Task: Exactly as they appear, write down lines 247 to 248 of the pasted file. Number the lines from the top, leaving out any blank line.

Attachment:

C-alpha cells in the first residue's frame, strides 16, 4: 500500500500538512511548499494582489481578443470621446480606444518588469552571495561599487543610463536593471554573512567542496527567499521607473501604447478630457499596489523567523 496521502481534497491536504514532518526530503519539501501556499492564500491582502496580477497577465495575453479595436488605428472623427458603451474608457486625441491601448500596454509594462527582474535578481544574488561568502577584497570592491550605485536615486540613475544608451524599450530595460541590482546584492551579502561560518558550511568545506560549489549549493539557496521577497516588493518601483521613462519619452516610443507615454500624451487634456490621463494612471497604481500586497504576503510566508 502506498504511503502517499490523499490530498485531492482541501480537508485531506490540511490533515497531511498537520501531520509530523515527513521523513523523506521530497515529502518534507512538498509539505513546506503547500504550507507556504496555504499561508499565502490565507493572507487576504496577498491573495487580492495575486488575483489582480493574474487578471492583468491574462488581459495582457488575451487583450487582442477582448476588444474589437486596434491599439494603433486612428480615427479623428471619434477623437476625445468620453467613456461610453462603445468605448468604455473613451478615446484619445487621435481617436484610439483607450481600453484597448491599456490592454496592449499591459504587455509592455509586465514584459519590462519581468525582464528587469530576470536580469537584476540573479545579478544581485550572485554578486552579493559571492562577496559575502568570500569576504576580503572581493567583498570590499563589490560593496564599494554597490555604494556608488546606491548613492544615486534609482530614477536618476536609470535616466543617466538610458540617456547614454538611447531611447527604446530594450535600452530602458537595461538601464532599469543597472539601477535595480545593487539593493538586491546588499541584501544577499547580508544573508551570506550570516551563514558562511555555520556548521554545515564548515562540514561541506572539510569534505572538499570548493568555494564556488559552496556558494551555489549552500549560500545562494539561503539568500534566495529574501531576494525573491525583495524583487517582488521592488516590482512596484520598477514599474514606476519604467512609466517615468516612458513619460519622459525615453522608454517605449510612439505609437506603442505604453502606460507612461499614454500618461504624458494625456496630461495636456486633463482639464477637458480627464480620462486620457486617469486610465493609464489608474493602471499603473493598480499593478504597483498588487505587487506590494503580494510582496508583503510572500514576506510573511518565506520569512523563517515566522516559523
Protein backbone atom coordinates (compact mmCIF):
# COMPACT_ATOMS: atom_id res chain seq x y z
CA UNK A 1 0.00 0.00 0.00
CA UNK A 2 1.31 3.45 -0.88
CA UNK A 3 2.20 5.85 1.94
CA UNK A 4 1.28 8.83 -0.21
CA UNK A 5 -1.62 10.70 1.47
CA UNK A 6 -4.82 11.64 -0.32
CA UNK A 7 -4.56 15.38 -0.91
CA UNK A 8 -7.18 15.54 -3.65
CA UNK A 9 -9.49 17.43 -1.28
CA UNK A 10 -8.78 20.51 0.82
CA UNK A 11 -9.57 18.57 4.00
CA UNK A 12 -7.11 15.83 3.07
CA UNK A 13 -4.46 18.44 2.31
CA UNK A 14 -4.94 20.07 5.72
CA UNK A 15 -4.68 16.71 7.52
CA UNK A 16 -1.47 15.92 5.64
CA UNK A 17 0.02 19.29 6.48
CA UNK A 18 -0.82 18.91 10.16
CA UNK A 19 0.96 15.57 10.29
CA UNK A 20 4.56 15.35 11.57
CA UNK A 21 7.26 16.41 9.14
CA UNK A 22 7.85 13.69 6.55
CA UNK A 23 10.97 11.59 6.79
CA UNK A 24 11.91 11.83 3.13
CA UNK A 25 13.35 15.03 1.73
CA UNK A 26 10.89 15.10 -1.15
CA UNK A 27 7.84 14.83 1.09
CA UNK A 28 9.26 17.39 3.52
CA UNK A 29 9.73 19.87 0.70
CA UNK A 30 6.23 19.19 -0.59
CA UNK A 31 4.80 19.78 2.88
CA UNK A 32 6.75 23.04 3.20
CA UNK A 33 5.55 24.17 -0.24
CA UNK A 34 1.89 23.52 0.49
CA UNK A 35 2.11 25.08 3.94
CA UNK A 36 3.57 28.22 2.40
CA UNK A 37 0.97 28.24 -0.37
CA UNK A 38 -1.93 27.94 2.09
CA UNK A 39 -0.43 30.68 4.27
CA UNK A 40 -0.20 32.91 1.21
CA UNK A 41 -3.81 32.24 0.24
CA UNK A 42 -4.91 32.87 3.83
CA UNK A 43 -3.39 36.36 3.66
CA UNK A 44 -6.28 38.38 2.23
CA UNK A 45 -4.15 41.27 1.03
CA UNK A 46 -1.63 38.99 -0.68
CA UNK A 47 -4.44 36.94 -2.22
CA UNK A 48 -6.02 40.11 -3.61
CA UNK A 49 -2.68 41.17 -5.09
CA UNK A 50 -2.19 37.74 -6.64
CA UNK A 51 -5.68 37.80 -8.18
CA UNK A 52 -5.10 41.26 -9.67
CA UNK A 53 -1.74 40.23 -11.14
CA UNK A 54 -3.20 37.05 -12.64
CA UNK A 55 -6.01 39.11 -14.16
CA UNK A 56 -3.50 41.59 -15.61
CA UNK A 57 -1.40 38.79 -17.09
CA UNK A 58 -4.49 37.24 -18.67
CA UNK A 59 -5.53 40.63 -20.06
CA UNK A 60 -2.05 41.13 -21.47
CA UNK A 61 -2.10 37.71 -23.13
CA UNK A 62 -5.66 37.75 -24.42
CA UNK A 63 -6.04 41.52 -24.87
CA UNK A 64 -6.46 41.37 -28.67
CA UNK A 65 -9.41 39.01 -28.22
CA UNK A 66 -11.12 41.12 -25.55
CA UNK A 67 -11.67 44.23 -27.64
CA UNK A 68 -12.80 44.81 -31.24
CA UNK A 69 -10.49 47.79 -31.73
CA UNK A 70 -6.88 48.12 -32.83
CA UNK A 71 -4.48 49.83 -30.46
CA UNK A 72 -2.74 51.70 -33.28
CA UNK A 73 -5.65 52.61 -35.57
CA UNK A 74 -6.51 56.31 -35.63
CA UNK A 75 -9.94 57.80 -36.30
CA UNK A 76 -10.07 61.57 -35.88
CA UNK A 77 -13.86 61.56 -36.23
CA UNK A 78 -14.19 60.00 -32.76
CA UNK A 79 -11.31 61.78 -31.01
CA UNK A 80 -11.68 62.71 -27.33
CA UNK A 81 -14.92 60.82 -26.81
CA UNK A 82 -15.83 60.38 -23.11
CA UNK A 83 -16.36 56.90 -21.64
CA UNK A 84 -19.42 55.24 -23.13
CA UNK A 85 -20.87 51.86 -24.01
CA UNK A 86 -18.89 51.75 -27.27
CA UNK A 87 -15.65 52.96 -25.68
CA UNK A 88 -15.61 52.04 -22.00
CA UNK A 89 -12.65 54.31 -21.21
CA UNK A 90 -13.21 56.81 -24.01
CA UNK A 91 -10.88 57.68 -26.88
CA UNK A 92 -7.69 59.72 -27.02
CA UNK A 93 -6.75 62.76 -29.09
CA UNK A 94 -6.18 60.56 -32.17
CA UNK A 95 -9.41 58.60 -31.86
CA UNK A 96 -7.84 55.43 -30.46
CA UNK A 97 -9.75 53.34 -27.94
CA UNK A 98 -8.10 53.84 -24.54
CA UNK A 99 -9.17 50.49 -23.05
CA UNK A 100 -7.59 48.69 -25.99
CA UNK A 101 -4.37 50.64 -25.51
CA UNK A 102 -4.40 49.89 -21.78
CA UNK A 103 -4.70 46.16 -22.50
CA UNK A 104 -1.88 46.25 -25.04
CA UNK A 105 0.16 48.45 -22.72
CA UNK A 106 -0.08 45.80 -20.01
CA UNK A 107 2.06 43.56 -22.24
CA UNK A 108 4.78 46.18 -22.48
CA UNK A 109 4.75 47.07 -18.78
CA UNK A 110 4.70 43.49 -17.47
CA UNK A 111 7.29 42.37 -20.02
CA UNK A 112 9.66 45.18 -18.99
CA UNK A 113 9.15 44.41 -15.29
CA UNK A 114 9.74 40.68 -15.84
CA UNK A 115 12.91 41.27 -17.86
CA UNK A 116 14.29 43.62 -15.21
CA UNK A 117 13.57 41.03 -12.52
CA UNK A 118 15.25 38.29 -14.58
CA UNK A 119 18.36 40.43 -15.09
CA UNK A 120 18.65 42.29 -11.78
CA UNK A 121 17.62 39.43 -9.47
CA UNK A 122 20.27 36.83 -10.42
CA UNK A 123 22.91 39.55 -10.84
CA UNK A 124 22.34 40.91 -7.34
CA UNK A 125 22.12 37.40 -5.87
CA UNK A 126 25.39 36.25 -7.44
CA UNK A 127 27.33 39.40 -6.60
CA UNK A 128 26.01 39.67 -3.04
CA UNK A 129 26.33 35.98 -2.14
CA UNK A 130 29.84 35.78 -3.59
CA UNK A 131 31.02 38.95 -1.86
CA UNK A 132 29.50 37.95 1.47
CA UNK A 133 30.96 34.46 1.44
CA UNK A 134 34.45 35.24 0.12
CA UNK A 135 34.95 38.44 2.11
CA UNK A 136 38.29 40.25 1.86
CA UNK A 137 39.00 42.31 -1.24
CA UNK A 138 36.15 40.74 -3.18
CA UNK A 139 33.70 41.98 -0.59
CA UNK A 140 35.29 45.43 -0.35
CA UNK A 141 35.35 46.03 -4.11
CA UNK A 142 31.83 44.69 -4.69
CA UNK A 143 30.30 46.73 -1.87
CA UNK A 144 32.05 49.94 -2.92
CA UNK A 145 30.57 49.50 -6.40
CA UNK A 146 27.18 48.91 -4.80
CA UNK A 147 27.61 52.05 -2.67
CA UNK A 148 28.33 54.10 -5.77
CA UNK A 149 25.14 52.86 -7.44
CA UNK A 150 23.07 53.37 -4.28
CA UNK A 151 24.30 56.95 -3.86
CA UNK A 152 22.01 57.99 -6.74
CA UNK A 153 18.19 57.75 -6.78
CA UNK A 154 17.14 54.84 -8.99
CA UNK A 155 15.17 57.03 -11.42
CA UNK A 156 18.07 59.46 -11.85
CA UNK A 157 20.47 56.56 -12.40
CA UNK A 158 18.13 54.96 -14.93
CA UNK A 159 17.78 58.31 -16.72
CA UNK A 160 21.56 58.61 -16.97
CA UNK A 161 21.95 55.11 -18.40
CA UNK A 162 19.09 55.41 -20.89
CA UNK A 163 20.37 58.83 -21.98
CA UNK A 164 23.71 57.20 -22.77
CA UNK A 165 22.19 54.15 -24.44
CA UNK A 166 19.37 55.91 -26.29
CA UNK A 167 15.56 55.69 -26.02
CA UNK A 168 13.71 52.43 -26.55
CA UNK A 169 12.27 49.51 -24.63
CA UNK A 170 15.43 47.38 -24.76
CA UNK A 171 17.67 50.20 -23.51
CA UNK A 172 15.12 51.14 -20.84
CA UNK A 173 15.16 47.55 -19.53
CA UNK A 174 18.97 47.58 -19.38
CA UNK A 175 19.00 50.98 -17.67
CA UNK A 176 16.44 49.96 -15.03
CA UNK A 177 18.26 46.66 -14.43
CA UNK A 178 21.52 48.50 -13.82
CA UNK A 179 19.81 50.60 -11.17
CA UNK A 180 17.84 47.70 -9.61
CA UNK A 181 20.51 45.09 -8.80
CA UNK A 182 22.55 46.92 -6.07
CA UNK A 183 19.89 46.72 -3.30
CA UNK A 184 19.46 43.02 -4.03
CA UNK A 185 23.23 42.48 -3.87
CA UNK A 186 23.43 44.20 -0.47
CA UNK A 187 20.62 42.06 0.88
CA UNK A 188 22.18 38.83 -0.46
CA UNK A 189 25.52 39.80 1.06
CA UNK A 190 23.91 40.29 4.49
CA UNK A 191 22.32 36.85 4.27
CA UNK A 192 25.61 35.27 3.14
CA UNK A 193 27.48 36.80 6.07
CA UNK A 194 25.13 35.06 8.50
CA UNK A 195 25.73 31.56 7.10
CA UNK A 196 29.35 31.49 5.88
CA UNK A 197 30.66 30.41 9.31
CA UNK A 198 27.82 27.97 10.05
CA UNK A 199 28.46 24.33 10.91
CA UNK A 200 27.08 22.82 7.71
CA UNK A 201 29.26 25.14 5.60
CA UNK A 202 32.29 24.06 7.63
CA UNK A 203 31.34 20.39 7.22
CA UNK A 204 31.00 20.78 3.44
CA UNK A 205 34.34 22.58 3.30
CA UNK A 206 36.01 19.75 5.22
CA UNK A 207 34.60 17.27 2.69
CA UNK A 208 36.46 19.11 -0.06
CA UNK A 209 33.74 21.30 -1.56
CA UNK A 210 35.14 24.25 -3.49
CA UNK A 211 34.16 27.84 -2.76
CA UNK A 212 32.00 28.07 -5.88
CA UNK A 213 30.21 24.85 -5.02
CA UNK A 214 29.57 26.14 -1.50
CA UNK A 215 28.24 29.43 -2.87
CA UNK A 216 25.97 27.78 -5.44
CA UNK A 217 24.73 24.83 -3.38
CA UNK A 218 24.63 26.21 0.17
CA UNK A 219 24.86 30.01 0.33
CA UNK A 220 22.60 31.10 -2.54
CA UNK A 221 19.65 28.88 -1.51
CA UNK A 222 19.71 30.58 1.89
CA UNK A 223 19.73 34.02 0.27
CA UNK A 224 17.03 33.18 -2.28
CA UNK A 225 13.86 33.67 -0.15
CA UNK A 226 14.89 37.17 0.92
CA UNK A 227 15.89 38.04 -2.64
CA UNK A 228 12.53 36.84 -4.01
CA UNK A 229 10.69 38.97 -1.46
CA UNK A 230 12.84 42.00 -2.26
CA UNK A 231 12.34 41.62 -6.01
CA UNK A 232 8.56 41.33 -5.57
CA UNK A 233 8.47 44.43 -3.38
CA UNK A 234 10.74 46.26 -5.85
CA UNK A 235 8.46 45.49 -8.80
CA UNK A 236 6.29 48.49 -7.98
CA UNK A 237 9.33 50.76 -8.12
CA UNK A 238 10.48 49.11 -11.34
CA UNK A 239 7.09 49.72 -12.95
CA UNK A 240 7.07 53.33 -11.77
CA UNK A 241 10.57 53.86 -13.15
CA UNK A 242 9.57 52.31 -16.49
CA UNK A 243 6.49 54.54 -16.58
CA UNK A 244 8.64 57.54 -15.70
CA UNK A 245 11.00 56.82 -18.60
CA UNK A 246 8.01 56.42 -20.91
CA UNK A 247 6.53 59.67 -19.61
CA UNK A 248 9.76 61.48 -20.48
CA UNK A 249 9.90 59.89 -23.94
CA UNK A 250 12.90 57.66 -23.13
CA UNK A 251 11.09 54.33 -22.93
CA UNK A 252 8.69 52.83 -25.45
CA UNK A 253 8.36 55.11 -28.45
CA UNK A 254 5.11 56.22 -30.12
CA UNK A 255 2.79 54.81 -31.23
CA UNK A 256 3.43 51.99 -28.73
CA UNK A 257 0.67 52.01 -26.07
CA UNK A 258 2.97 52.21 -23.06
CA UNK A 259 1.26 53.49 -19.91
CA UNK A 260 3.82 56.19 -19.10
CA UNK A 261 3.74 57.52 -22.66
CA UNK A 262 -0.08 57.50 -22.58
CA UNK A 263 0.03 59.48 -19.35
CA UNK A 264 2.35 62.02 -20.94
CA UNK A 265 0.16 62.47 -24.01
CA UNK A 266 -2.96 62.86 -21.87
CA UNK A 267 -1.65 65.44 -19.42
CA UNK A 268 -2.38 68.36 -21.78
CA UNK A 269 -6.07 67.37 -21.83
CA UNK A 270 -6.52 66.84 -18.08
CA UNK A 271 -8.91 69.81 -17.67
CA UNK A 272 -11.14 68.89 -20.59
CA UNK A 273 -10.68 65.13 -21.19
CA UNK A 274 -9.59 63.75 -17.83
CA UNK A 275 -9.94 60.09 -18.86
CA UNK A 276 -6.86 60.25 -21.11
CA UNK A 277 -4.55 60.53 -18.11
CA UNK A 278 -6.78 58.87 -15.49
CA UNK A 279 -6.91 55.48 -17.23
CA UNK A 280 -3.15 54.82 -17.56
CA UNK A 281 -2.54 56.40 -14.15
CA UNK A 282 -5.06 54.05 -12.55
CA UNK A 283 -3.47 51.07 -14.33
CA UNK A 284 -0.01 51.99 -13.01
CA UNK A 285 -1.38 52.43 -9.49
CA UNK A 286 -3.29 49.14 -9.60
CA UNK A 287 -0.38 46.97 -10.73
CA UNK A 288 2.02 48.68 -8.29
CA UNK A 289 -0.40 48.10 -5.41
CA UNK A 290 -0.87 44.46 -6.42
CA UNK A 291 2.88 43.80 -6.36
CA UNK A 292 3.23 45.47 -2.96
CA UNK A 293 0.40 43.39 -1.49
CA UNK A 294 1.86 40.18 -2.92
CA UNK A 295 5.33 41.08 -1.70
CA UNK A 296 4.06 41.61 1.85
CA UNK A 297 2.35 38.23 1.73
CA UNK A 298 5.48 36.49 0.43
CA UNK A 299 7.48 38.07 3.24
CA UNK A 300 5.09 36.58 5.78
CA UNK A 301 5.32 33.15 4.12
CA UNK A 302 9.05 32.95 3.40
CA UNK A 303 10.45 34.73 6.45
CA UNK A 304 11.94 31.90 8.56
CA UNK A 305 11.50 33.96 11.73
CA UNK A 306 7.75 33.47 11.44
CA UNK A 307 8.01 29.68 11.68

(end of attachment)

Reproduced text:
CA UNK A 244 8.64 57.54 -15.70
CA UNK A 245 11.00 56.82 -18.60